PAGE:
Movie Night: Iron Man

Year: 2008

Director: Jon Favreau

Production Company: Marvel Studios

Leads: Robert Downey Jr., Terrence Howard

hi-res-domestic-poster-iron-man-879214_864_1280In the run up to seeing Iron Man 3 in the near future, Little Satis and I decided to revisit the current series of Marvel films in their chronology, and it all starts with Iron Man. There’ve been so many superhero movies since then – both in and out of the Marvel universe – that it’s hard to recall just how exciting Iron Man was when it came out five years ago. In those past five years Marvel have released The Incredible HulkIron Man 2ThorCaptain America: The First Avenger and of course The Avengers. Outside of Marvel, D.C. have had their go with WatchmenJonah Hex and Green Lantern, but Marvel have accomplished something extraordinary by linking these six (now seven) films in a coherent string, with cameos, crossovers and S.H.I.E.L.D. lurking always in the background.

This was evident even in Iron Man, because although the plot and events center firmly around Tony Stark and his redemption, the hints at a larger world are already there with Agent Coulson trying to get Pepper Potts‘ attention early in the film, with no other background or reference to who he is or what he wants. This isn’t recapped at all, instead being left open to interpretation and follow-up, which becomes increasingly important throughout the series of films. It was a stroke of genius, really – had the movie failed, the subplot with S.H.I.E.L.D. was insignificant enough to be ignored; having succeeded, it opened the door to a multi-branched world of superhero movies that are all interlinked.

That being said, none of this was known when Iron Man was first released, and the film is more than able to stand tall on its own merits. The very opening is startling; it has all the tension of a war movie, and indeed the battle in which Tony Stark is captured is gritty and realistic. The neat polish of a typical superhero movie is absent: there are no capes, no perfect hair, no clean-cut bad guys out to rule the world. From the outset, we are introduced to a character who, on several levels, spends the entire film fighting against himself, and this theme dominates the story itself.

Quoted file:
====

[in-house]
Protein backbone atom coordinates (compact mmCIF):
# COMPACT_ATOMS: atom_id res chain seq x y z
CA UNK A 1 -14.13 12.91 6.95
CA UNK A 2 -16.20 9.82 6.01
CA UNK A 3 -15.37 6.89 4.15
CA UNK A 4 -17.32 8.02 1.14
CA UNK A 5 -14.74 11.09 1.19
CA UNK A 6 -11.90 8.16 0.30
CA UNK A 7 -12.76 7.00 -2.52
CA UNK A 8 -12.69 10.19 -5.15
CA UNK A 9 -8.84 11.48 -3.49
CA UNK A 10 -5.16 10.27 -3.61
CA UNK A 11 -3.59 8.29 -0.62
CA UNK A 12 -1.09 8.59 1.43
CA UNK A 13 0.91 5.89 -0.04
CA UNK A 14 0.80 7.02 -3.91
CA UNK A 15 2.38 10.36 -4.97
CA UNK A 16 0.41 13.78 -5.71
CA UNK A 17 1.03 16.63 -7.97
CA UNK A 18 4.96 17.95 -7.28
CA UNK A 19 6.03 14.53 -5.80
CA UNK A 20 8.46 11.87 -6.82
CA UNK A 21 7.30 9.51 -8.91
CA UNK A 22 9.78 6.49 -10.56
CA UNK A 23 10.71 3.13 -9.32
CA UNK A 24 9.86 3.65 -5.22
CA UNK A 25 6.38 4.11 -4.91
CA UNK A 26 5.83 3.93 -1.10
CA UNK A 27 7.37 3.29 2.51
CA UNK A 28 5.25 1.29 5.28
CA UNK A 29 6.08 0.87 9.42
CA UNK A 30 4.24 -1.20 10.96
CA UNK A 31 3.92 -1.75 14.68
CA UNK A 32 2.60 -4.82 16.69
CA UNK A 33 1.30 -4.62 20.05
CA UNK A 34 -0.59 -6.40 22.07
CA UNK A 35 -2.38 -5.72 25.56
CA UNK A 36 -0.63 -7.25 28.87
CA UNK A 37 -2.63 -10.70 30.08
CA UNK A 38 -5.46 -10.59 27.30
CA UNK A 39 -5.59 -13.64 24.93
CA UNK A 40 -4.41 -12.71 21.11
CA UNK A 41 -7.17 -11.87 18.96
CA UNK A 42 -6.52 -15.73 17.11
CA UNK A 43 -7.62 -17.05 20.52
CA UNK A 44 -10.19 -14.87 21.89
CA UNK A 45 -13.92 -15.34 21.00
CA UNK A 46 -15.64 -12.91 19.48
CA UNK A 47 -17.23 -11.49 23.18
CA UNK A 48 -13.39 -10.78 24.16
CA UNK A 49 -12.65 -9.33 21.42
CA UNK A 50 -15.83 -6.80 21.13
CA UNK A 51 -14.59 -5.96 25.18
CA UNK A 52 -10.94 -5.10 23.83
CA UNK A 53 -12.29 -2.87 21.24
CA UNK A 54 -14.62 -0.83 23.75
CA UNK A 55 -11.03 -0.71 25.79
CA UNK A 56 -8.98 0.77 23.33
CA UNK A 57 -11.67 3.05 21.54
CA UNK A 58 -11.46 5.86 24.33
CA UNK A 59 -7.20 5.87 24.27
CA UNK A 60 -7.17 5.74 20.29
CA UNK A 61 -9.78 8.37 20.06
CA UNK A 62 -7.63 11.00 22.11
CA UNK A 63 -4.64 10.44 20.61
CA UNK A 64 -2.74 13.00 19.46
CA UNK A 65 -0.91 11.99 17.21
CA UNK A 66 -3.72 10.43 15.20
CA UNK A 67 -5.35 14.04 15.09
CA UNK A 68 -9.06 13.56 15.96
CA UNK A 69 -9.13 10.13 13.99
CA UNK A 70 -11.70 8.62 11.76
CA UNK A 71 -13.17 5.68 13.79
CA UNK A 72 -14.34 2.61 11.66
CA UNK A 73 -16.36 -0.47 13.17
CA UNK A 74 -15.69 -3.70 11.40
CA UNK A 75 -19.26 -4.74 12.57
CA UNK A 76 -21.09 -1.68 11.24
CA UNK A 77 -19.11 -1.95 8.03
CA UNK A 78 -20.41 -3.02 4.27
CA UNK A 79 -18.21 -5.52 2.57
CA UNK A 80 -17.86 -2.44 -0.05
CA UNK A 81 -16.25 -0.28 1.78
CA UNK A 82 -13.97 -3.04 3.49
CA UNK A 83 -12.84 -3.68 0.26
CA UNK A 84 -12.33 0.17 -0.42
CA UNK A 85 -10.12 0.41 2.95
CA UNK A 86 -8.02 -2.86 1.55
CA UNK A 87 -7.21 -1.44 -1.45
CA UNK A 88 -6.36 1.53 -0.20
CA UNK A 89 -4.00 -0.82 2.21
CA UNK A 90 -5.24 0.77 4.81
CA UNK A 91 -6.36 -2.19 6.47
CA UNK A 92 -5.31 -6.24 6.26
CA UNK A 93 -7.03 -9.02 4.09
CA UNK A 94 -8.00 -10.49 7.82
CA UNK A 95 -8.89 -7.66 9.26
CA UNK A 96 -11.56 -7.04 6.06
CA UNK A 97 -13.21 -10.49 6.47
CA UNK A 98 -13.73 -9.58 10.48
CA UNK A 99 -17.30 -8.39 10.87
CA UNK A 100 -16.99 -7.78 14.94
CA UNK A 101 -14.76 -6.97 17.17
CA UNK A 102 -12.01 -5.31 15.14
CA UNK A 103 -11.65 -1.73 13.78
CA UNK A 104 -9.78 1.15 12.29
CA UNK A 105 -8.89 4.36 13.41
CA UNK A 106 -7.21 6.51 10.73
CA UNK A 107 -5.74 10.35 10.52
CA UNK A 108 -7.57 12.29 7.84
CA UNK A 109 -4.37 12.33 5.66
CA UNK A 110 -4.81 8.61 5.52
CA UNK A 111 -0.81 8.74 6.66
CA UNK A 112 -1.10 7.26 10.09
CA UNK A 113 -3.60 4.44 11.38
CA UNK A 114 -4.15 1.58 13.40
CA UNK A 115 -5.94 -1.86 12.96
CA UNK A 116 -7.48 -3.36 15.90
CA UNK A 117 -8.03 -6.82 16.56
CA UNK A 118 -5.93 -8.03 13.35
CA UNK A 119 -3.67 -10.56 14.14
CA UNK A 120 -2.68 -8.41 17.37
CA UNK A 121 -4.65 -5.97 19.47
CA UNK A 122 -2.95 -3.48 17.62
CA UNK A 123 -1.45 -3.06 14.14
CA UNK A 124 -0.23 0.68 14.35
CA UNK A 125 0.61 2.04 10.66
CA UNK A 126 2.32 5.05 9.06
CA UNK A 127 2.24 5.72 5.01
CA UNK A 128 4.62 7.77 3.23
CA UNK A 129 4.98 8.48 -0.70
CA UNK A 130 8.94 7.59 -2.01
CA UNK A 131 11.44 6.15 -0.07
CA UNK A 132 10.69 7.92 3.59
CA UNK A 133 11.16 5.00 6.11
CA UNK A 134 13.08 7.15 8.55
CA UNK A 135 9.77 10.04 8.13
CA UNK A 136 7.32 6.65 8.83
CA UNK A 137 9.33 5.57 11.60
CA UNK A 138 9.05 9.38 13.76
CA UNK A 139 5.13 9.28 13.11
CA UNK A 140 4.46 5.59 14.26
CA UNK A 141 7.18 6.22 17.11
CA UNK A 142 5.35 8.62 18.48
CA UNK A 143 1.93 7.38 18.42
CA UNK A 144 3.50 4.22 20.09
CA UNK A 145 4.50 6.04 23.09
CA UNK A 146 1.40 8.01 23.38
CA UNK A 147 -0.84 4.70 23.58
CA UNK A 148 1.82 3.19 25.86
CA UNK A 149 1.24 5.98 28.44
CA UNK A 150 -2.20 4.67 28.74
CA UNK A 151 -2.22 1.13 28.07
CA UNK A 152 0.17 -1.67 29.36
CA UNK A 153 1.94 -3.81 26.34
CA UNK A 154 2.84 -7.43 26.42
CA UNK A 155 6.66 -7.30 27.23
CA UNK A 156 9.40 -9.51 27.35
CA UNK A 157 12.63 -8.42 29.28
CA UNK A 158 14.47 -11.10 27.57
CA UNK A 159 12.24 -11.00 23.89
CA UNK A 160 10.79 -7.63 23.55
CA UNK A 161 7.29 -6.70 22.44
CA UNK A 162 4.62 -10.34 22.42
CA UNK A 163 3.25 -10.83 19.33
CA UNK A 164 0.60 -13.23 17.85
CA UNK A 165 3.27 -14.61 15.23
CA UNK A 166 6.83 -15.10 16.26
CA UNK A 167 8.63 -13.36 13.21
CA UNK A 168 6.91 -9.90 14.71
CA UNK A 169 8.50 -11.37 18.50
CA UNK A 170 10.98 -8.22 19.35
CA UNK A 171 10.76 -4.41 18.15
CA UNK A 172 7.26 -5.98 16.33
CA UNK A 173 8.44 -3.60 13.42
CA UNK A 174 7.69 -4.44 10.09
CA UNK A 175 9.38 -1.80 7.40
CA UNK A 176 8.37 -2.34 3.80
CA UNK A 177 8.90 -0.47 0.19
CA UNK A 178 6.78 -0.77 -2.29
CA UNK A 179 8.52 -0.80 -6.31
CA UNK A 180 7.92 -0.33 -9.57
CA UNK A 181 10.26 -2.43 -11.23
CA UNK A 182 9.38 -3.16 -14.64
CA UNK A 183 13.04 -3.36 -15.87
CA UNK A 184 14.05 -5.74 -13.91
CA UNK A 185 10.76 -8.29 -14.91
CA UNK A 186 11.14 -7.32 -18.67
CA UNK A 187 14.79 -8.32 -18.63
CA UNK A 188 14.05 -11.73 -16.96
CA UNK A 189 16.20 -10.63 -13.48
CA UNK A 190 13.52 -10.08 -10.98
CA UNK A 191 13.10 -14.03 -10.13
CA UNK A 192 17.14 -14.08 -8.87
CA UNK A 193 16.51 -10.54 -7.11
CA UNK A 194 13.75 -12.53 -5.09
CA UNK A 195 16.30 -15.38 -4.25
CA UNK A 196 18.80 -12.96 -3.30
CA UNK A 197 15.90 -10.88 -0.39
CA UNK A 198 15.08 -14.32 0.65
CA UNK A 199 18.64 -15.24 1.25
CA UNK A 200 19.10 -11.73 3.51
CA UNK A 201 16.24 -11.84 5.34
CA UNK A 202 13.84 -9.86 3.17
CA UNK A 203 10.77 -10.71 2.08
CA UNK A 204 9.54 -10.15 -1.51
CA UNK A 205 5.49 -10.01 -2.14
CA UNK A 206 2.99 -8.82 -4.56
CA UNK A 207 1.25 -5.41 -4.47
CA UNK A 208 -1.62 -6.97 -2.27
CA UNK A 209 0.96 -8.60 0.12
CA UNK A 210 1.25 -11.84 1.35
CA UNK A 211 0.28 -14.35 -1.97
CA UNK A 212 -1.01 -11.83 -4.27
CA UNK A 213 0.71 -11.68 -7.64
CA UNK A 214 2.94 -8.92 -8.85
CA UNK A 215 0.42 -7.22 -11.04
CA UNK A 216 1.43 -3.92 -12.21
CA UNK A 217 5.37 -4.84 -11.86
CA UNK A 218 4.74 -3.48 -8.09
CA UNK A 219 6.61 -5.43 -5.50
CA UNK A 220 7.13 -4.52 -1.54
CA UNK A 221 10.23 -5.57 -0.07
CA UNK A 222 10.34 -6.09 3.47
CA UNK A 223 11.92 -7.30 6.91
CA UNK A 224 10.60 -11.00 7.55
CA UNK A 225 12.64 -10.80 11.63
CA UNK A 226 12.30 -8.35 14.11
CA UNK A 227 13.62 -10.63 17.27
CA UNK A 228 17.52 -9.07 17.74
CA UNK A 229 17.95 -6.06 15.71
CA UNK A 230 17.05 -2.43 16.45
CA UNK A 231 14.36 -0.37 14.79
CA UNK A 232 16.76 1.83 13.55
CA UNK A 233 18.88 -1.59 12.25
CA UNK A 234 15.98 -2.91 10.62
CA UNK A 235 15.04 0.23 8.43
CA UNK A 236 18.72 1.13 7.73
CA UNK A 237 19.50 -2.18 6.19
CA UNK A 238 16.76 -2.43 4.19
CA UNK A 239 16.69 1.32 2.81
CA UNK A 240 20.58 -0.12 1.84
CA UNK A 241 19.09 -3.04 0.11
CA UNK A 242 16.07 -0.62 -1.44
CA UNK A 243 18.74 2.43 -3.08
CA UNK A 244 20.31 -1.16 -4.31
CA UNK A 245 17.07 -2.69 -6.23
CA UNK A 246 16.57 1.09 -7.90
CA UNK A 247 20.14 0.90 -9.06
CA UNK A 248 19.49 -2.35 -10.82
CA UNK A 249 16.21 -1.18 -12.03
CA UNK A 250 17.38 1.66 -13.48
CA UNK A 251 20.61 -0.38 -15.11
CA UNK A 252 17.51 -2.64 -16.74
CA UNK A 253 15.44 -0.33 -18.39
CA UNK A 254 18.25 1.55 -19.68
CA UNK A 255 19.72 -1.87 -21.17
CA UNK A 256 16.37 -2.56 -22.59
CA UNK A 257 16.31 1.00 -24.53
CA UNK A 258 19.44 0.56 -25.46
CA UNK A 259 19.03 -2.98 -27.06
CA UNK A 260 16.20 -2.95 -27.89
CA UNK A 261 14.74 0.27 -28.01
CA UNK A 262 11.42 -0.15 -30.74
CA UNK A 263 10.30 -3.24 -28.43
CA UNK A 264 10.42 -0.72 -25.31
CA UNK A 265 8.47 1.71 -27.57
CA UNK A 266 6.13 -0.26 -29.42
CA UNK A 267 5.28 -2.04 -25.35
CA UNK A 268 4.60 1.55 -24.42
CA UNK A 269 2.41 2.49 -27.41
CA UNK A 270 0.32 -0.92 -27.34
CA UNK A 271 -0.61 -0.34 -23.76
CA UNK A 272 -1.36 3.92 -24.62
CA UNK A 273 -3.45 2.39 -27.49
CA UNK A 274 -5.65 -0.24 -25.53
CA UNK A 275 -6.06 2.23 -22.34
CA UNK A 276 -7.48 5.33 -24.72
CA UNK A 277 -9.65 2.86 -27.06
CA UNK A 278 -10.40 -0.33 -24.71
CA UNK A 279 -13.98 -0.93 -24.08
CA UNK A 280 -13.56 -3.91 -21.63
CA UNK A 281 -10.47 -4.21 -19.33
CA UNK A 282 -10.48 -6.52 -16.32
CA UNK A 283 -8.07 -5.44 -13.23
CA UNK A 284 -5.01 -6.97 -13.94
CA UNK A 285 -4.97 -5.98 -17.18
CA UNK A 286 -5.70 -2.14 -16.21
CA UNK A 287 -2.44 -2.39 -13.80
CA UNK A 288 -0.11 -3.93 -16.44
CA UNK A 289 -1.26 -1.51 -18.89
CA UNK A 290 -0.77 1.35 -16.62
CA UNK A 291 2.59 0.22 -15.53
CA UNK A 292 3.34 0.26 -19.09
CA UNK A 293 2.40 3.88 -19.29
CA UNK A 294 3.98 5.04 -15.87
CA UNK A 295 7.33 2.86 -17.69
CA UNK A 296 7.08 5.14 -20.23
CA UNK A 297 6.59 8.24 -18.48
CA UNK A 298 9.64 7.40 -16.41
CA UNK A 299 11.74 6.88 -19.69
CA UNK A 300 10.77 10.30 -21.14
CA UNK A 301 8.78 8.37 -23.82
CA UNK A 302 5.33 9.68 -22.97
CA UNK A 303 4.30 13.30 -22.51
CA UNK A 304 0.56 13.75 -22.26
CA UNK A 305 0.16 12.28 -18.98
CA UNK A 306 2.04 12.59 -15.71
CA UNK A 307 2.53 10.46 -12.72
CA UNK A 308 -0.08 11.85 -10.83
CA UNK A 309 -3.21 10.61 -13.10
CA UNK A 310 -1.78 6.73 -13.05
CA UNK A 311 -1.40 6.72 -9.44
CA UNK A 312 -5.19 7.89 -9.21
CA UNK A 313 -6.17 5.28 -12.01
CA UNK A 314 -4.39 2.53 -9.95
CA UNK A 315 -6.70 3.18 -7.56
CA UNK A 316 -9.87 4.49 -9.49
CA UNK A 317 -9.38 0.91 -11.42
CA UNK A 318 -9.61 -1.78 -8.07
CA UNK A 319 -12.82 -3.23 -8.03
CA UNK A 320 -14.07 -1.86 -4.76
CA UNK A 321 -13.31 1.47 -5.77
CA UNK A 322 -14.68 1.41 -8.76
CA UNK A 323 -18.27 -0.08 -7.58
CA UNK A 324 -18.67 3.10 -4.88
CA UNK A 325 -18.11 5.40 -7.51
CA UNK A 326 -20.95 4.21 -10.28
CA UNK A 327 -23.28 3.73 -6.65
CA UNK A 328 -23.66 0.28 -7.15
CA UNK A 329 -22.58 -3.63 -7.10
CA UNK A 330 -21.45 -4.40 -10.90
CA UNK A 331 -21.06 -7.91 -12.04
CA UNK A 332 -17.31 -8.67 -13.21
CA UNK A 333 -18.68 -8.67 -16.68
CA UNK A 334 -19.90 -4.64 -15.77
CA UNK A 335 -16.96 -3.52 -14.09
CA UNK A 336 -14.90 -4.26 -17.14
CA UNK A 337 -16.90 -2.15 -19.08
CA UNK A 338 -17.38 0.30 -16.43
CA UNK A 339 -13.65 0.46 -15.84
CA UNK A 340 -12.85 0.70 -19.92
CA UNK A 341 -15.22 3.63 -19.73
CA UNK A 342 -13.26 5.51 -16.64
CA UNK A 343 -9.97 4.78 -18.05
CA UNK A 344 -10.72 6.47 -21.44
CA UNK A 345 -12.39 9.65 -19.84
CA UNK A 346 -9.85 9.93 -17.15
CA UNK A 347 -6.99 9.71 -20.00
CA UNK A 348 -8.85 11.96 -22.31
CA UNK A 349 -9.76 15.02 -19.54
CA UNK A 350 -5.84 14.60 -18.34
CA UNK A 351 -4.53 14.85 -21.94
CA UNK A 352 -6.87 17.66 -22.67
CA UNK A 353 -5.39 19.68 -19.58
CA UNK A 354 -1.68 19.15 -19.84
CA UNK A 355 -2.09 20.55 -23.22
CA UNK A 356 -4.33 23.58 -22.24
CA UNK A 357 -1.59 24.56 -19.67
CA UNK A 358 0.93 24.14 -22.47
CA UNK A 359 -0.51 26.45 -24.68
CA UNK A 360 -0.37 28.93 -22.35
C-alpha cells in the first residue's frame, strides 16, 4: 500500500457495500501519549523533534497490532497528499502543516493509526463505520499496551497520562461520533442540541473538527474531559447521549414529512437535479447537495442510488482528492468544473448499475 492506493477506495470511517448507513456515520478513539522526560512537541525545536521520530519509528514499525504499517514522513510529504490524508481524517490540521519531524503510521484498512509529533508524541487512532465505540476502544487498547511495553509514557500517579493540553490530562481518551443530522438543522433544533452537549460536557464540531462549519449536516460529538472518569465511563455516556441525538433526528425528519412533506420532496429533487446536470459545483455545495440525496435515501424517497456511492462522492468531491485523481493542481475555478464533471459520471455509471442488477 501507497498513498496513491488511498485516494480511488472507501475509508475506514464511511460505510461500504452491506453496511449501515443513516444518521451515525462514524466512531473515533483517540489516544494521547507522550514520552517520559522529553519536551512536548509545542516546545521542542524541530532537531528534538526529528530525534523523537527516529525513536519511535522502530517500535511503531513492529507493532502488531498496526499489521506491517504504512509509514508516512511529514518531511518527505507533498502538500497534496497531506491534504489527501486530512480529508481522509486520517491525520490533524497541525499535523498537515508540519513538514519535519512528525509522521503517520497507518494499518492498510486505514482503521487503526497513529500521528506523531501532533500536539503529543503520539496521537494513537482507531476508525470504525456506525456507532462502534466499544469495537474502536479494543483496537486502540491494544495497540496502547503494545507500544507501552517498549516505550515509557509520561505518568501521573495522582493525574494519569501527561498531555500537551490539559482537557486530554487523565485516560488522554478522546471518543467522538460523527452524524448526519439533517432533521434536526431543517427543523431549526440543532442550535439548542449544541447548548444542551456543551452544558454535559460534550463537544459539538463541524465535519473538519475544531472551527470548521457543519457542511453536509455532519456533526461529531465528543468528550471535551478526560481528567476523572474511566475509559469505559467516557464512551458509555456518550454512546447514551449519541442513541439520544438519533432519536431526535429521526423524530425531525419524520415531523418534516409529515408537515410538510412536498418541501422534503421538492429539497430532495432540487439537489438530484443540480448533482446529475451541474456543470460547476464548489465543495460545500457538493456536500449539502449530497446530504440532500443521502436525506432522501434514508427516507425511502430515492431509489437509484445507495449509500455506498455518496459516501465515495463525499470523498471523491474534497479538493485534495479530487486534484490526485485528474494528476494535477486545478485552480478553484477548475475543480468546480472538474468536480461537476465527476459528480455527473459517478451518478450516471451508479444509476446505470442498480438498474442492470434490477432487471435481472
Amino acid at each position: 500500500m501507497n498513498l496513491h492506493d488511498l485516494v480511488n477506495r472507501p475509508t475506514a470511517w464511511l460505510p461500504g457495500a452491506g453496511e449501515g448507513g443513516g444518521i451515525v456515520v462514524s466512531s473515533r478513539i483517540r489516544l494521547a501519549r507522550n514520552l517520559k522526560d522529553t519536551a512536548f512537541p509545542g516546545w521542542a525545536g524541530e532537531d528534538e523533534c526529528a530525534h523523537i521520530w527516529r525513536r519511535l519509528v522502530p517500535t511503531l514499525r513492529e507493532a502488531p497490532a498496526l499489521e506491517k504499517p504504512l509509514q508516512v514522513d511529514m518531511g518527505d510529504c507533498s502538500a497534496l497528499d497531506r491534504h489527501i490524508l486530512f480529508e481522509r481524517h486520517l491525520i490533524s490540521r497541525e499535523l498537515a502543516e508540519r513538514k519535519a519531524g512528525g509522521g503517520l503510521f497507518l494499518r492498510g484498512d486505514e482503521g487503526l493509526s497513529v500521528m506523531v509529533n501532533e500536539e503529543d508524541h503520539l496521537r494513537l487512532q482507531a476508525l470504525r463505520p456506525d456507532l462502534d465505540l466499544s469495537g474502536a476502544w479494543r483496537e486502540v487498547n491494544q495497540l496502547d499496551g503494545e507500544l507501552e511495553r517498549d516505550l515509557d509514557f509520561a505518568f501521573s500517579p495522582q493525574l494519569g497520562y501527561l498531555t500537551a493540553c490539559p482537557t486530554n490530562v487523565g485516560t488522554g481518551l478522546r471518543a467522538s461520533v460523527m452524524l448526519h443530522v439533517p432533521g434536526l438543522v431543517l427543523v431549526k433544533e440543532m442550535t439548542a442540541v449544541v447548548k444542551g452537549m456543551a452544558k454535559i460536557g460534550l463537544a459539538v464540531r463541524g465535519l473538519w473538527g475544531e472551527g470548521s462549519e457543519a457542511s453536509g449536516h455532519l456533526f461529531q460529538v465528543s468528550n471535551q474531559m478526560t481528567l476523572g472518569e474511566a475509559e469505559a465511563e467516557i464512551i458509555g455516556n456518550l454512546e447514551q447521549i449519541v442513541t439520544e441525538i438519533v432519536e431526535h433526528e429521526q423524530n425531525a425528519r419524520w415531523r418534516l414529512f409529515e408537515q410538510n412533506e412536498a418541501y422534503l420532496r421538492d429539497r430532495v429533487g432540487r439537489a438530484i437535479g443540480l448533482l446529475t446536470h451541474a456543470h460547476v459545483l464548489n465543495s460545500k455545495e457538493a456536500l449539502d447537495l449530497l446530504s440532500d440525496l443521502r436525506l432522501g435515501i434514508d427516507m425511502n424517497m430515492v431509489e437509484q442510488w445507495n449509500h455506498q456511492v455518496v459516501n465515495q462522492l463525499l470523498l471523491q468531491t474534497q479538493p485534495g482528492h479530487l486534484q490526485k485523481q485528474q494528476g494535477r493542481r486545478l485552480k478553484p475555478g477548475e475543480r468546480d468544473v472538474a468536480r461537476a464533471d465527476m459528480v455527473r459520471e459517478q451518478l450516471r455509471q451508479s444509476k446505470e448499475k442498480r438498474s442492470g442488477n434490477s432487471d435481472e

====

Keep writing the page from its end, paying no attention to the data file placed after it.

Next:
Tony Stark: captured, bound, injured and defiant as ever.

Tony Stark is about as far from the humble, down-to-earth alter-ego that we have come to associate with superheroes. Even Bruce Wayne, with his lavish and decadent lifestyle, is a saint compared to Stark, whose arrogance and supreme confidence make him one of the most unlikeable protagonists ever. Robert Downey Jr. portrays this as only he could, throwing his all into the multi-billionaire playboy role as though it were his own (perhaps it is). The only redeeming features are the facts that, for all his arrogance, Stark is usually right and deep, deep down his heart’s in the right place.

His capture, torture and escape from radical terrorists is, of course, the life-changing moment for Stark, and Iron Man actually takes the surprising route of having these events affect him as exactly they should: making him reevaluate his life and his goals, and the purpose of his entire existence. It would be all too easy for a character as self-obsessed as Tony Stark to come out unaffected – “of course I’d survive” – but the filmmakers were brave enough to actually go with the obvious.

The showdown between Stark and Stane.

The showdown between Stark and Stane.

Nonetheless, Stark continues to struggle with the lifestyle he enjoys and the new ideals he wants to uphold, and this kicks off the true conflict of the movie between himself and the man who runs his own company, Obadiah Stane. This is the internal strife externalized, as Tony ends up facing down his old friend in a mechanical suit inspired by, and distorted from, his own original designs. Even a machine that was built first to protect himself and then to protect others ultimately has the power to destroy, and in endeavoring to stop his company from producing weapons he inadvertently creates the most powerful one yet.

Iron Man bucks the trend of superhero movies in a number of ways, from the extroverted protagonist to the unconventional world-ruling villains, and the ending is no surprise; who else but Tony Stark would come out and actually tell the world he’s Iron Man? Talk about breaking superhero rule number one!